Gardening Tips: Fire Ant Control
While not damaging to plants, fire ants are certainly a major insect pest in our area. With their ability to sting and cause bodily harm to the unlucky person who happens upon them, they are often an unwanted intruder into our landscapes. Although fire ants are active for most of the year, they aren’t always easy to spot. They only build their conspicuously large mounds during periods of wetness, so in many years we don’t notice them until the fall. However with all the wet weather we’ve had this spring, mounds are appearing in many locations around the county.
Fire ants feed on certain other insects, which, in a way makes them beneficial, however they are also attracted to oily, greasy foods, such as potato chips. For this reason, you can often find fire ant mounds surrounding trash cans in public places, where the ants will forage for crumbs from discarded food items, or along roads where littering has given them a food source. This past weekend I went for a run in my neighborhood and the mounds lined the edge of the street in one section to the point where I moved to the opposite side of the road.
Both the spring rain and the mild winter have likely contributed to the early mound forming activity this year. During spring and summer winged adult fire ants will leave their nest and form new colonies. When fire ants are present, treatment prior to this type of dispersal is recommended.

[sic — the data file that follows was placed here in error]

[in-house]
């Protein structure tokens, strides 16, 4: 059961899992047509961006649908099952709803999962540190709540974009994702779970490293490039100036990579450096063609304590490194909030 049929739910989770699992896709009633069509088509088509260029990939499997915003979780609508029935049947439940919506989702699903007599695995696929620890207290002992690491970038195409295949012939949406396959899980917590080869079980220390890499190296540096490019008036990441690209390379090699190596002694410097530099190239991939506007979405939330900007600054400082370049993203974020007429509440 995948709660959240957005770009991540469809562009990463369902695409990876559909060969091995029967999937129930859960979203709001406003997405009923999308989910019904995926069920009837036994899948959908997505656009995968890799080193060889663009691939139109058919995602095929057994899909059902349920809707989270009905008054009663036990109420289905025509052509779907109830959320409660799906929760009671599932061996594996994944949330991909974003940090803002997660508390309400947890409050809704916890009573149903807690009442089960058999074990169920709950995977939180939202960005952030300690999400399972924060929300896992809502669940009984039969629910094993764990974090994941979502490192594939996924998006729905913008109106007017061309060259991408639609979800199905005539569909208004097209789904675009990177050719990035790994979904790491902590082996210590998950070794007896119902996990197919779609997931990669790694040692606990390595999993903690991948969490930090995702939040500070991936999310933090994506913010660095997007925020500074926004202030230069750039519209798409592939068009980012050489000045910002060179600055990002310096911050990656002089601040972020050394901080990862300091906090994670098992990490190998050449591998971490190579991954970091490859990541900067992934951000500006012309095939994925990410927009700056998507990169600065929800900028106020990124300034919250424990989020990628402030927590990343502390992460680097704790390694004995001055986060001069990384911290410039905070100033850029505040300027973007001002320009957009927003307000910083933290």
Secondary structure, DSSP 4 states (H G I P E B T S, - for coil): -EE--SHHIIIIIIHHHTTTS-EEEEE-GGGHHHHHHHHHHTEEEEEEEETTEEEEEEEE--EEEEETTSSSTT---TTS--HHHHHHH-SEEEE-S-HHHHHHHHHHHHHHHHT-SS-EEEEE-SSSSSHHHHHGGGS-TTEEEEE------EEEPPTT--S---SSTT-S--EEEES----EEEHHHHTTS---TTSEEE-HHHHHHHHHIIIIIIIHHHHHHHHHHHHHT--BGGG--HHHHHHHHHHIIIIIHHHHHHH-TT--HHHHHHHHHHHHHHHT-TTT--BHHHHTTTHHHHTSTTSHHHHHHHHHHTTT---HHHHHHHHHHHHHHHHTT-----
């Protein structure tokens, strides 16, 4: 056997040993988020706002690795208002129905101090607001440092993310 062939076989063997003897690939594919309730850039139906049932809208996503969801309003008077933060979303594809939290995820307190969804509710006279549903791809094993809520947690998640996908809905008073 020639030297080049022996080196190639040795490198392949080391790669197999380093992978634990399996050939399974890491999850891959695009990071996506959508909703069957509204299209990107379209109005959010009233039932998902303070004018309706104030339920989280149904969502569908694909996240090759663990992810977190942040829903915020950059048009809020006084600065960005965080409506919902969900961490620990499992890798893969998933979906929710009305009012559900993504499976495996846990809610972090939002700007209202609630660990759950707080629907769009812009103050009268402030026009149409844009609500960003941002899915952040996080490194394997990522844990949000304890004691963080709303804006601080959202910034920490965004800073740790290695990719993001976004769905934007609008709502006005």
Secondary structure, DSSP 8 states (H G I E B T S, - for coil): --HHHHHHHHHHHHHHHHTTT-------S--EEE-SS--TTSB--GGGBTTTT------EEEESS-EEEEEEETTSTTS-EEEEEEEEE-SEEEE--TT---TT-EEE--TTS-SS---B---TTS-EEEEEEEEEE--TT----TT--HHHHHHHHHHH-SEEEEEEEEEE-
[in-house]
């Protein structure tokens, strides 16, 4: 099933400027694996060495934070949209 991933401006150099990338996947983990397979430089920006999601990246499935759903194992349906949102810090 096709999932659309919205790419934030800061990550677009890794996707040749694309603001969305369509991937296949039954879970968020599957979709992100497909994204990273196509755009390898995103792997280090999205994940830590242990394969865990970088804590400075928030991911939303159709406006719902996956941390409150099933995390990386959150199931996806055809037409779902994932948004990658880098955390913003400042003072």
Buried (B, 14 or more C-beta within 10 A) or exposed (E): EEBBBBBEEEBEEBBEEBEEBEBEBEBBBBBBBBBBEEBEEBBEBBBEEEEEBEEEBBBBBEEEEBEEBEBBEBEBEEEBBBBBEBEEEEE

Should you have fire ants there are options for treatment. Treatment options include either insecticide baits or liquid mound drenches. The bait products tend to work more slowly, but will kill a higher percentage of the ants in a particular mound. This is often the best option for a fire ant mound in a low traffic area. Mound drenches kill ants more quickly, but may not kill as many of the total number of ants in a mound, making repeat treatment necessary. This is usually the best option for high traffic areas, such as playgrounds, public sidewalks, and athletic fields. Mound drenches tend to be more effective at this time of year, when the soil temperature is between 70 and 90 degrees, then they are during the early spring or fall because the fire ants will often be active in the top few inches of soil at this time and deeper when the soil is cooler. In many cases, combining a drench and a bait insecticide may be the best option. Common bait products include Amdro Fire Ant Bait, Over N’ Out, and Spectracide Once and Done. Drench treatments include Amdro Quick Kill Fire Ant Mound Drench, Bayer Advanced Powerforce Multi- Insect Killer, and Spectracide Fire Ant Killer Granules Mound Destroyer.
The Roanoke Valley Farmers Market is open Wednesdays and Fridays from 8 to 6 and Saturdays from 8 to 2. Stop by for early season vegetables, baked goods, flowers, and crafts. The market is located at 378 Highway 158 in Roanoke Rapids.
Matthew Stevens is the horticulture extension agent for Halifax County Cooperative Extension. If you have any questions about gardening problems, he may be reached at 583-5161 or firstname.lastname@example.org.